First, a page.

Virginia Mason Memorial hospital clarifies statement about hospital capacity
YAKIMA, Wash. — Virginia Mason Memorial hospital officials addressed public concern about their capacity Tuesday, citing miscommunication with local health officials for a previous statement saying there was no bed space left at the hospital.
Hospital officials said the hospital did have beds available — a total of about 250, with at least 50 left open— and as such, they were not at or exceeding their capacity. Officials also said they wanted to make clear that patients wanting care at the hospital will not be turned away and should still seek treatment if needed.
The response comes after a statement from the Yakima Health District on Thursday, reading in part:
As of last night Virginia Mason Memorial had no intensive care or non-intensive care beds
available. There were multiple patients waiting for hospital bed space overnight. This was after at least 17 patients
had already been transferred out of the county. Several individuals are still currently waiting for available bed space.
In the statement, the health district said local hospitals had been reporting critical staffing shortages due to staff being under quarantine for testing positive for COVID-19, displaying symptoms of the virus or being a close contact to a positive patient.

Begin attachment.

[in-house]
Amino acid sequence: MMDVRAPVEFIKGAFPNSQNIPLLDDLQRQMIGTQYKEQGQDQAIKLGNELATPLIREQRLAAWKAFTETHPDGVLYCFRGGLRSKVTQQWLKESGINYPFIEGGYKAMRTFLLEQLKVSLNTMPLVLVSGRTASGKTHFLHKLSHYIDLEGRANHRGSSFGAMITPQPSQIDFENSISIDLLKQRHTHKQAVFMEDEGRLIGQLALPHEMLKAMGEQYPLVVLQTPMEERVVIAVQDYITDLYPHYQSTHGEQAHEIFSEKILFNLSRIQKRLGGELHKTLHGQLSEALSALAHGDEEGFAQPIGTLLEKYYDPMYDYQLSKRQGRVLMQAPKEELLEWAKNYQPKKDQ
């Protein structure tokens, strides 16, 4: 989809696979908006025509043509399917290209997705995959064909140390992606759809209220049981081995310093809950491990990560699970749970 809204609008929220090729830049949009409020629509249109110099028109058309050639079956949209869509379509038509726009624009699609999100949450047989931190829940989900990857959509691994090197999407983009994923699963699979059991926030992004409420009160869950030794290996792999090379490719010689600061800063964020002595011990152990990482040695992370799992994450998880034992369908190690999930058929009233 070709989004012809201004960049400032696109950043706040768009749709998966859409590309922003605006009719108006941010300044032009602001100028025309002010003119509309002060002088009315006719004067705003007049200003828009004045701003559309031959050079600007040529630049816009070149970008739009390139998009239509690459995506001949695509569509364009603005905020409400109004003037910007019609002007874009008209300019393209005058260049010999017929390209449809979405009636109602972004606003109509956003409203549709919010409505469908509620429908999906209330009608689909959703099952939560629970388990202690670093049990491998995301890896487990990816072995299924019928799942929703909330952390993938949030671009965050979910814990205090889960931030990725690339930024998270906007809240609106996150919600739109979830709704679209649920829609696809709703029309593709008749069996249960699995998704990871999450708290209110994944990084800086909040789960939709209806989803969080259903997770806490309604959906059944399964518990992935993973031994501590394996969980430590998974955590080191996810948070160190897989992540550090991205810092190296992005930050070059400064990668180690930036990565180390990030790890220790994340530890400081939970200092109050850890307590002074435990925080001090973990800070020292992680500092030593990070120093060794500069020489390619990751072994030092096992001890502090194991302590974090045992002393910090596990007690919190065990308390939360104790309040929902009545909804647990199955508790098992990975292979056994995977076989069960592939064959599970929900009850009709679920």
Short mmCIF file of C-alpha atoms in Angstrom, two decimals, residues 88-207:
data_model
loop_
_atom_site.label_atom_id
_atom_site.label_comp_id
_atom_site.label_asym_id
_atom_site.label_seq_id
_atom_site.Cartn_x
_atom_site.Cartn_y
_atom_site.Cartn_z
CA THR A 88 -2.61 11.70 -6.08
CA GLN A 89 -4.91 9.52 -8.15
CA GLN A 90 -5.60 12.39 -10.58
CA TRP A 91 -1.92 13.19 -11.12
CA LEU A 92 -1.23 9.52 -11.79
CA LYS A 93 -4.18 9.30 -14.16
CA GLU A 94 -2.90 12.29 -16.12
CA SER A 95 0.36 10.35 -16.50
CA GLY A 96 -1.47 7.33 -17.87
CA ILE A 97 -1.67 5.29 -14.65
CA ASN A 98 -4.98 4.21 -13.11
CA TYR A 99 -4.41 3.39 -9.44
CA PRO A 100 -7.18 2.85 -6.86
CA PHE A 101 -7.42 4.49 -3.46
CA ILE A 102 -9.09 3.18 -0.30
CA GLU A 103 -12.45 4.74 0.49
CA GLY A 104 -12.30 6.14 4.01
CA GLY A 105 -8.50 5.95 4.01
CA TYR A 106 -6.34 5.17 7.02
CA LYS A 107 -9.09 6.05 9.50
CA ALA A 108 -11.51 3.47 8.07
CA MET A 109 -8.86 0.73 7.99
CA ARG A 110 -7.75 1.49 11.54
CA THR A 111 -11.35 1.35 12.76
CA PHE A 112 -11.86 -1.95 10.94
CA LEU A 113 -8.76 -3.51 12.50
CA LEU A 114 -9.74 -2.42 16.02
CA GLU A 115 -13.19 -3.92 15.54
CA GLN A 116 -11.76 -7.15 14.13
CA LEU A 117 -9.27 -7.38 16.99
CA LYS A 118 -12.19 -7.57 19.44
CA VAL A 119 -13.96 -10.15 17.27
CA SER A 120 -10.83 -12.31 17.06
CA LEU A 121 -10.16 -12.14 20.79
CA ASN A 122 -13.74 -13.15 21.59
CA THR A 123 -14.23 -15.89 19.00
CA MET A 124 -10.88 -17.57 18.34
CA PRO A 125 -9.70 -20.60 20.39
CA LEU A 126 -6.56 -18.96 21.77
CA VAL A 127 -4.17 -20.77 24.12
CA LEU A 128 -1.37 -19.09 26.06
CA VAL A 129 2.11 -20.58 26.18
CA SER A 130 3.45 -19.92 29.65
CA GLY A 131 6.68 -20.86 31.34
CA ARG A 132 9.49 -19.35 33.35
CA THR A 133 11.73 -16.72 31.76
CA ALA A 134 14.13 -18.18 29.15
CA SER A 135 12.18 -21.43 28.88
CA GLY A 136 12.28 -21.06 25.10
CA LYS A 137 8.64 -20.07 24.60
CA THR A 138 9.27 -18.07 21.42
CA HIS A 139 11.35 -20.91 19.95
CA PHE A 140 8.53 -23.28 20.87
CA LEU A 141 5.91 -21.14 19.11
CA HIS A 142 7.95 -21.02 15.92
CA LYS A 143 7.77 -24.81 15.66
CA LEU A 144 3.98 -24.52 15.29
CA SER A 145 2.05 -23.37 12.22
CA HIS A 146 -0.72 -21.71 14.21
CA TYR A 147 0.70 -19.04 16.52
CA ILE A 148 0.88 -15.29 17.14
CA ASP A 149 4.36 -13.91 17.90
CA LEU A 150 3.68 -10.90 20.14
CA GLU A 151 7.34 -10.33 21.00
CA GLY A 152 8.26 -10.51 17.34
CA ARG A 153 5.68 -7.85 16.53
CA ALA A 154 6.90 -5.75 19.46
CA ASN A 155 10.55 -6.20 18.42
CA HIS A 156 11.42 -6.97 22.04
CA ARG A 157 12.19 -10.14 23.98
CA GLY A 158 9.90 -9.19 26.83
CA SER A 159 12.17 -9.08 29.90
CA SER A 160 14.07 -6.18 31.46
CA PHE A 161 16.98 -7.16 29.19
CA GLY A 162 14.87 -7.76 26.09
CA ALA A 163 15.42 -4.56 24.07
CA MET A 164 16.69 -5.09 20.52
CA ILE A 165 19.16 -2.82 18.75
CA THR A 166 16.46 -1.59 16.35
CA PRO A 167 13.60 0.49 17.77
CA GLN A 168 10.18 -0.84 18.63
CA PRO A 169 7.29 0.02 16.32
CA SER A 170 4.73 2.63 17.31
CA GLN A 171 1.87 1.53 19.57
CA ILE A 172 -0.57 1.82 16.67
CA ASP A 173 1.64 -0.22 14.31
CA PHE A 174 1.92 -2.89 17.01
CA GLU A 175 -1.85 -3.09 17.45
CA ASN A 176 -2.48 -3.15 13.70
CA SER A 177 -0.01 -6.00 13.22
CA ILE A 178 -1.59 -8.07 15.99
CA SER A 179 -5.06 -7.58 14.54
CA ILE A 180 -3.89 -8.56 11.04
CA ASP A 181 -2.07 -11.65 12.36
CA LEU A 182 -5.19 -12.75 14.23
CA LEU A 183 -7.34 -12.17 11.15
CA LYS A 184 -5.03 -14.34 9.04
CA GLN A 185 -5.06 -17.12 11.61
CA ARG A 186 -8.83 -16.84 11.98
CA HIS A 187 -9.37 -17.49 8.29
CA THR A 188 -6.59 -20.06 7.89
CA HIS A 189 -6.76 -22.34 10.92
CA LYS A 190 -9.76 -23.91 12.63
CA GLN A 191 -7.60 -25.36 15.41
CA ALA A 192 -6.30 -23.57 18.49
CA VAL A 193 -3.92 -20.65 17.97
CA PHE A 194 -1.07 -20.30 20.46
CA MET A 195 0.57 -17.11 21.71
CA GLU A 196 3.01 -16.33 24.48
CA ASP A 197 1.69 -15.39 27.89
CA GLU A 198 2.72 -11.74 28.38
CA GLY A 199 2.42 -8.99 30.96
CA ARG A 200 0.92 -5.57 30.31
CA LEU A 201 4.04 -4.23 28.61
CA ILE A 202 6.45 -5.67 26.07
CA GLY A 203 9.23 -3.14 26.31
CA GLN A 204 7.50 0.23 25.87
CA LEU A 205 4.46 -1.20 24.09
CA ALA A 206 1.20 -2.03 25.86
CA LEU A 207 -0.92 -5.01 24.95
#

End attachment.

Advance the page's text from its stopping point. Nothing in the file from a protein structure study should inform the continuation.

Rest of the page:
Hospital officials said while they needed more specialists and other workers to keep up with the demands of treating COVID-19 patients, they remain below capacity levels in terms of beds available.
Officials said while 17 people were transferred to other hospitals Thursday, the number was an anomaly; typically, the hospital transfers about three to four patients per day, sending those with further needs to hospitals that can meet those needs.
Carole Peet, the hospital’s president and CEO, said the majority of transfers over the past few months have been to Harborview Medical Center, Seattle Children’s Hospital and other hospitals on the western side of the state.
Peet said while the hospital is not currently exceeding capacity, it could be if the community does not work together to further minimize the spread of the virus.
“We need people to wear masks. We need you to social distance. We need you to wash your hands,” Peet said. “If the community did none of that, we would be overrun. We would not be able to handle the huge amount of infections that would occur with COVID-19.”
Officials said the hospital had 42 patients with COVID-19 as of Tuesday, with 11 of them on ventilators.
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